Tribal elders recall how Texaco's pilots would swoop down on them in their helicopters. Sometimes, the elders say, they would carry off Indian women or, apparently for the fun of it, fly men and boys deep into the jungle and strand them miles from home without food or water.
Those allegations are, in one sense, tangential to the lawsuit. But some accounts of wrongdoing have spilled from the margins of the case into the litigation itself. The assessment of damages by the court-appointed expert, for instance, cites tales of rapes and miscarriages, which could influence the size of any judgment against the company.
"This notion that accusations can be made without any sort of substance behind them and that they stick is extremely worrisome," Chevron spokesman Kent Robertson said in an interview with The Times.
This shadow case has been particularly difficult to counter. When Chevron is accused of assaults and rapes and even cultural genocide, how, exactly, is it supposed to respond? In accordance with U.S. mores and procedures, it wants documentation -- police reports, doctors' examinations -- not oral histories corroborated solely by friends and family.
"Do I think murders were committed back in that region in the 1970s? Perhaps -- it's plausible," said James Craig, another Chevron spokesman. "But where are the evidence and the witnesses? Where were the police? If you're going to make these types of accusations, you should back them up with something. I wasn't in Ecuador in the 1970s to say yes it happened or didn't happen. But if a criminal act occurs in an area, is that an indication that this is the company's practice? Or is it just a criminal act that would occur?"
To Chevron's frustration, many in Ecuador draw no such distinction. They consider the crimes of that era to be the responsibility of the oil company that occupied their land, and they haven't forgotten.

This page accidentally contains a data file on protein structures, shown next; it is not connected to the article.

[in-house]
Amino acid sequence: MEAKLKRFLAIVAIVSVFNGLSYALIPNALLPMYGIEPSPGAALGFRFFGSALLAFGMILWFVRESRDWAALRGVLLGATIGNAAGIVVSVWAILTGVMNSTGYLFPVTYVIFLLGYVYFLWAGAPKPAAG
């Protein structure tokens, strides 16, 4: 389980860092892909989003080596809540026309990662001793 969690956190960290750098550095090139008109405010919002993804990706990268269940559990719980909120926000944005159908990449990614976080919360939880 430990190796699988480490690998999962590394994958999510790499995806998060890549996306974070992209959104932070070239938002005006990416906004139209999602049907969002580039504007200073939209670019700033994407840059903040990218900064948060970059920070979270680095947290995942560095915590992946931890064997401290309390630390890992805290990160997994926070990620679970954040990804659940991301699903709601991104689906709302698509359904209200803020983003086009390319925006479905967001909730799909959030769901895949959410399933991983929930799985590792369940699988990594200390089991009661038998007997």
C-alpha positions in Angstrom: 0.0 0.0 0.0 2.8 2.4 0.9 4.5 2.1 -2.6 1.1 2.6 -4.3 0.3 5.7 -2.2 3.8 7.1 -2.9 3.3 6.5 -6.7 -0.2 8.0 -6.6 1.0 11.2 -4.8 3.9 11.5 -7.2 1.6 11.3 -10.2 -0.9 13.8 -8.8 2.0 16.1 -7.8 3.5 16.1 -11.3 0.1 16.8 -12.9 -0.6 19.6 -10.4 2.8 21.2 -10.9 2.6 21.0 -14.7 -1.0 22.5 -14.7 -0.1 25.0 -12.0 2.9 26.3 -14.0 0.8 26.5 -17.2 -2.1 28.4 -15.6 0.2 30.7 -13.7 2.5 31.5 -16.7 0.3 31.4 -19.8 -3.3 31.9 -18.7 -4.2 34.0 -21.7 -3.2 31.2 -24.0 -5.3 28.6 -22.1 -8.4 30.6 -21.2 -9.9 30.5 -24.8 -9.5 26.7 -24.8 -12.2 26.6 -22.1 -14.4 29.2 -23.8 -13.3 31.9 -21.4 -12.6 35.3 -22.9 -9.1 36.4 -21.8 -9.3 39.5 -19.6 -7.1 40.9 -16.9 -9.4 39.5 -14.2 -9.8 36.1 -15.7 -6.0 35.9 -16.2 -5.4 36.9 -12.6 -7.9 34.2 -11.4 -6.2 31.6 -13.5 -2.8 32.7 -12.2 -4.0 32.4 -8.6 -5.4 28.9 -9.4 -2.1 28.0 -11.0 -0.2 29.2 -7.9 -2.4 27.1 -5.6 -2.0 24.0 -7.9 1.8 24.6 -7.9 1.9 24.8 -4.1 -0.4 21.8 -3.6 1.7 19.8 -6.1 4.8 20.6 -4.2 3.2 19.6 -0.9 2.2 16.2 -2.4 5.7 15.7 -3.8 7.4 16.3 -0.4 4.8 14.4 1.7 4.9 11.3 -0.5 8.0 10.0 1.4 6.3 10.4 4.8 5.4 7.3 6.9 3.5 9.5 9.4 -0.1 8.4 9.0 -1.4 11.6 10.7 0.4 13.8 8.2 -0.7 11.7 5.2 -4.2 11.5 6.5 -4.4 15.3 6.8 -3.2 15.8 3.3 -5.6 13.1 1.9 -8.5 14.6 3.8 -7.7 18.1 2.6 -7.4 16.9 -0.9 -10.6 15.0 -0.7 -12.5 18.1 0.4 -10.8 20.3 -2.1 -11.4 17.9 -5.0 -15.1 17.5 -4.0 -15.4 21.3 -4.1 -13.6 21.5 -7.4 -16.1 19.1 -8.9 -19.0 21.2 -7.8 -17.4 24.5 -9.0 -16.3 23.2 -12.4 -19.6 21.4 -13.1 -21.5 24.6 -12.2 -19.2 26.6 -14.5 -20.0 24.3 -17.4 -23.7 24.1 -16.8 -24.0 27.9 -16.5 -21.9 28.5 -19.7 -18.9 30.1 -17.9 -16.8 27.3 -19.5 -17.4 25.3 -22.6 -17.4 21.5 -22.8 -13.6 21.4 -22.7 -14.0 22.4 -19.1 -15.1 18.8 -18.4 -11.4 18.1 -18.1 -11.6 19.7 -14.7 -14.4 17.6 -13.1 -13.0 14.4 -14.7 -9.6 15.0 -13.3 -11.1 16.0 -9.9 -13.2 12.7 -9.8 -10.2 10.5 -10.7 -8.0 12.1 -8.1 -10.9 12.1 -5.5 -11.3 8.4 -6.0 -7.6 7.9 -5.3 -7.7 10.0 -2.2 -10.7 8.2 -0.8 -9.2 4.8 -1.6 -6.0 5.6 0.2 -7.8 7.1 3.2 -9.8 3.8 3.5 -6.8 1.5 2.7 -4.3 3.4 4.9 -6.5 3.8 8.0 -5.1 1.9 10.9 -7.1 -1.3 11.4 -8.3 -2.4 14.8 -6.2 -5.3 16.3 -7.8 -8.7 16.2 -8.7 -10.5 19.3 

Awaiting the verdict
However the case is resolved, an environmental victory is impossible. No amount of money will restore the rain forest to its natural state, and the foundation of an ancient culture has all but vanished.
Indians still living on the banks of the Aguarico, the Richwater, recall the old way of hunting: A shaman would enter a dream state, then he would ask the animals to sacrifice themselves for the tribe. The animals never refused. In the Ecuadorean Amazon, that way of life endured for 500 years, withstanding conquests by the Incas, Spanish colonizers and American missionaries. Then Texaco arrived, and oil extraction did what centuries of outside intrusion could not.
Secoya Indians living in the village of San Pablo remember the day the river ran black. Old men tell of oil rushing down the waters, engulfing everything in its path and staining the banks. Then came the dead fish, floating on the surface. The people, however, continued to eat the fish, bathe in the water and use it for their cooking. They didn't know any better.
Now they do. A generation of Indians has experienced a constant struggle with sickness and hunger their forefathers never could have imagined. With their forests and rivers depleted, a handful of indigenous communities struggle simply to survive. Instead of fish and game, meals now are more likely to consist of potatoes, rice and canned sardines bought at stores hours away from their villages. That devastation, more than soil samples and toxicity reports, animates the historic lawsuit now nearing its conclusion.
When the verdict is issued in Lago Agrio, it will prompt a round of appeals and other legal procedures, possibly in Ecuador and certainly in the United States, where Chevron has assets. The plaintiffs promise they will never give up. The company has assured investors that it will never pay. And the Amazon and its people will remain unhealed.
This is the second of two editorials on the case of Aguinda vs. Texaco Inc. Both are available at latimes.com/chevron.